My husband’s mother, Natalina (her obligatory name, as she came into this world on Christmas day, Natale) was an exemplary migghieruh verrnallese*. She worked most of her life as an expert seamstress, as well as carrying out all the necessary activities needed to live a dignified life in a rural economy. Putting food by, keeping a constant display of clean clothing strung across the terrazza, visiting with living neighbors in town and deceased relatives at the cimitero; hers was a simple but full existence. I fondly remember her daily phone calls, asking me timidly if I could use “two” of some prepared vegetable or entree, offered in order to round out my meager American lunch offerings for my husband: her only son. I was always happy to oblige. She made the best wild chicory I ever ate—–the kind that has to be gathered by someone rising early enough to beat the goats to the fields—– and I miss it now that she is gone. Her travels, which were very few, once took her as far away as Rome, where she went for her honeymoon trip by train shortly after the war. It was the greatest distance she ever traveled away from her home. Our swallow-like habit of flying back and forth over the Atlantic must have seemed wondrous to her.
Of course a lifetime of living in a small town allowed her to absorb a repertoire of stories. These were always delivered in hushed tones, at times when we were alone and otherwise unencumbered by those who might have interrupted the telling, or suggested that facts be modified. I have since had confirmation from others that the stories are true, although each person has his or her own particular version, embellished by additions from the grapevine.
She told me about a woman who, many years ago, gave birth to twins. Obviously in those days, no ultrasound alerted the mother that she would have two new babies instead of one, giving her time to adjust mentally to the situation. The babies arrived suddenly and were a surprise to the family, and not entirely a pleasant one in those times of meager living standards. The new mother just could not bring herself to feel maternal love for one of the twin boys in any way, or bring herself to care for him. She nursed and coddled one twin, bonding with it thoroughly while ignoring the cries of the other. It was a total refusal to recognize the existence of the second unexpected baby. While the family went out to their work in the fields, she would stash the poor thing away in a cupboard so as not to be bothered with it. ( In Natalina’s version this cupboard became a niche, which to me added a semi-religious aspect to the story, and my mental illustration was icon-like, with a baby huddled in a Gothic arch with a gold background.) I always wonder what the rest of the family thought while this was happening, or whether they asked themselves why only one twin thrived. I suspect that some remnant of an idea from ancient times, the possibility of exposing an unwanted infant to the elements, might still have lurked in her mind. She would never be guilty of anything as drastic as infanticide, but the power of neglect would carry out her wishes indirectly.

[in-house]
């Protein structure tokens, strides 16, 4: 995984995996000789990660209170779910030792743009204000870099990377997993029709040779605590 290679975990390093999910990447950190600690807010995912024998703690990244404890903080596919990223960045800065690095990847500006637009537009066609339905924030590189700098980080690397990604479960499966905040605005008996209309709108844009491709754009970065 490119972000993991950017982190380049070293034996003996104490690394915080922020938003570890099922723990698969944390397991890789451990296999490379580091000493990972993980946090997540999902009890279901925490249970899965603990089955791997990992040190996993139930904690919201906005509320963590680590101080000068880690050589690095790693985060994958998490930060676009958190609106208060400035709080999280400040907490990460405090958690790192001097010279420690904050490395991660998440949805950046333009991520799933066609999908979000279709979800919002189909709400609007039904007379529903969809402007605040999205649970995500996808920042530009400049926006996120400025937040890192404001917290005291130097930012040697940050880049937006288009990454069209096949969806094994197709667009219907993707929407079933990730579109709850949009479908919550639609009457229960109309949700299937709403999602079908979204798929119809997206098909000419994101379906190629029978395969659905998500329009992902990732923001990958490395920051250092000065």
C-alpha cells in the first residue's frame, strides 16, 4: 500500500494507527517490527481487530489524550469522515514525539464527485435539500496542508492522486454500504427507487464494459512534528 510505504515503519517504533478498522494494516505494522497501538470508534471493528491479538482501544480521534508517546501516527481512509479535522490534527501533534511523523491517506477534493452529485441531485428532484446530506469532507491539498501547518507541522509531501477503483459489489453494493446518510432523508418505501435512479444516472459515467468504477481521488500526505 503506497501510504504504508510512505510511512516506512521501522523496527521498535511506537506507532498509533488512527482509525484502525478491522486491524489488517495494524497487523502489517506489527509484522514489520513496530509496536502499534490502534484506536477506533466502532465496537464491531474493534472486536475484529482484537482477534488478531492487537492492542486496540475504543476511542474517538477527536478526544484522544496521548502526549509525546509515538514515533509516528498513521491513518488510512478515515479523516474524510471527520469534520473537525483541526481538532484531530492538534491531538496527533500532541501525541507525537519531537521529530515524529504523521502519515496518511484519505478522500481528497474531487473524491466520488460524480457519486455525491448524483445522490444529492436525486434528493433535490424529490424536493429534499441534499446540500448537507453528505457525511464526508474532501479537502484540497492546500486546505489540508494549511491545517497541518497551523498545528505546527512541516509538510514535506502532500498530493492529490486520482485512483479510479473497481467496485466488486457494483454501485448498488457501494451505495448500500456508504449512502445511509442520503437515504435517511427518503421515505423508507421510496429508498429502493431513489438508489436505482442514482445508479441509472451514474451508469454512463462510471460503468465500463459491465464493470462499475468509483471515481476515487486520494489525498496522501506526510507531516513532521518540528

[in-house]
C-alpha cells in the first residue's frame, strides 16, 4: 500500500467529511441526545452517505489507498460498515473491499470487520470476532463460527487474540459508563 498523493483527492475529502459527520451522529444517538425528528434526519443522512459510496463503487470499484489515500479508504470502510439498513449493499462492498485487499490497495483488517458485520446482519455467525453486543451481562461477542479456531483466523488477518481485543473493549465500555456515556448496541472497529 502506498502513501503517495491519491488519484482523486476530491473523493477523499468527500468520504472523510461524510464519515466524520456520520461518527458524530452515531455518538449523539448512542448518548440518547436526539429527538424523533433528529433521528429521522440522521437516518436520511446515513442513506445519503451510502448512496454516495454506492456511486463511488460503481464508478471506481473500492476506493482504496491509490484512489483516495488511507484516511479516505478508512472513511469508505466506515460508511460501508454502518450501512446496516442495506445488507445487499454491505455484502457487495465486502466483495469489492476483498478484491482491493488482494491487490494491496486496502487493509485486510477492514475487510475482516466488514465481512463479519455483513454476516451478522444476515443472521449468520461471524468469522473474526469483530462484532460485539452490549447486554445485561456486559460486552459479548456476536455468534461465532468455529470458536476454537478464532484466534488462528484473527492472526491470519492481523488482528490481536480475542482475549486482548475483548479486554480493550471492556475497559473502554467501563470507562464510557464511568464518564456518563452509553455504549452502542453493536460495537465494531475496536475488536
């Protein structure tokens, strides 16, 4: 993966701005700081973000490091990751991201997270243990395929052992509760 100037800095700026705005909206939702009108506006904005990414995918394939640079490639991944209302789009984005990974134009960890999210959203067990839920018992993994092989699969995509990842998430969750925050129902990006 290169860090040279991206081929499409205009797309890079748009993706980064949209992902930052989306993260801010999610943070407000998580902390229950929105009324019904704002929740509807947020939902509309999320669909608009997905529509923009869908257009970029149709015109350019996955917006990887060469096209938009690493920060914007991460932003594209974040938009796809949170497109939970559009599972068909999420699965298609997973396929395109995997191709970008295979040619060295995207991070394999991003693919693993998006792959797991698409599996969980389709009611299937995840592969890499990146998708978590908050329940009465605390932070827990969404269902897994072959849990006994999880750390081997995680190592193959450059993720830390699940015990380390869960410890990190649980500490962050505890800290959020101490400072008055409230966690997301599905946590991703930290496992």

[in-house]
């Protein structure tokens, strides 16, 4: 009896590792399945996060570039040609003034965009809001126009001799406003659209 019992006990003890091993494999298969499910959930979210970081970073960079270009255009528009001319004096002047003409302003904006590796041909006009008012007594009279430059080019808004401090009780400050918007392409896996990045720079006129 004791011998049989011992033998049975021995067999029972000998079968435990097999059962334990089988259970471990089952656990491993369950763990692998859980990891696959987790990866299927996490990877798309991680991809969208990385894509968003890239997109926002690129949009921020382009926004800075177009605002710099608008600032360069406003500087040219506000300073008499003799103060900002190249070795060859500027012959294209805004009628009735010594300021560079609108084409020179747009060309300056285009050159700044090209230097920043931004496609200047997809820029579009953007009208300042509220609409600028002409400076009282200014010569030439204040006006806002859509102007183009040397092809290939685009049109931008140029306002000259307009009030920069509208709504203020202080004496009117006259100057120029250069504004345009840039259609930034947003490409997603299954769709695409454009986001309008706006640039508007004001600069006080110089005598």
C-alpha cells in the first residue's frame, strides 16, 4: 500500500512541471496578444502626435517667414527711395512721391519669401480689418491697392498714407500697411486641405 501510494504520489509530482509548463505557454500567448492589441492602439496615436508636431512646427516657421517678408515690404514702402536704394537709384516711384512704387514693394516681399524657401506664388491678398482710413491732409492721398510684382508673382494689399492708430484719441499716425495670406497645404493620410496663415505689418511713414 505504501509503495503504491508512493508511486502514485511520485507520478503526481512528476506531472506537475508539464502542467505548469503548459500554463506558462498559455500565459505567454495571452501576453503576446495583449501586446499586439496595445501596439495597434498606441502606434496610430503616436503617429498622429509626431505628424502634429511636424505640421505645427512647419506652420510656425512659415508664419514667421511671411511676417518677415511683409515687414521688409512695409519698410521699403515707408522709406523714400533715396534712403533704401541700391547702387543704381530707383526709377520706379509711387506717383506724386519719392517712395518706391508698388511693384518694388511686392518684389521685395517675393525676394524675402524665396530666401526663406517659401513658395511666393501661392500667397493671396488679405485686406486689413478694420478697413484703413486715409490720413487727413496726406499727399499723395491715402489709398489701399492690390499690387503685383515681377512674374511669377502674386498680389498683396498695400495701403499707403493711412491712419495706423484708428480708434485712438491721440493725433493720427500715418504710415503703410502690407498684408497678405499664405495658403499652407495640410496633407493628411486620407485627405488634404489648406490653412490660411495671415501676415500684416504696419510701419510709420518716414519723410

One evening, when the whimpers of the infant again reminded the mother that it was still a problem for her, she opened the cupboard to see a horrific sight. The baby had been discovered in its dark recess by the other occupants, mice. They had begun to gnaw away at the baby’s nose, and had consumed a significant part of it. I imagine that this was the day that her family recognized the mother as being infanticidal, and the baby was immediately removed from her and given to relatives to raise. I know that both babies grew up and are still living. Perhaps not surprisingly, the nurtured twin has remained in Bernalda, while the neglected one has lived most of his life up in the north of Italy. I have a special hope that the second man has been successful and happy.
I cannot imagine living with these kinds of profound psychological wounds, especially the kind that are accompanied by physical scars. The members of the family in which these events occurred have all suffered, more so in a small town where the story is well-known and often repeated. Another account from over a century ago tells of a mother who chose a more direct route to ridding herself of her offspring, beheading the baby on the chopping block with an ax. It bears observing that the clinical definition of postpartum depression may be relatively new, but the concept is as old as the hills.
I am sorry that my mother-in-law is no longer around, and I sometimes wonder how many stories she might have given to me if she had had more time. It is a powerful incentive to remember that a story left untold is a story lost. Natalina lives on for me in hers.
“Castello di Oriolo” mixed media on board, 2010
* dialect: “Bernaldan wife,” (Italian: moglie Bernaldese)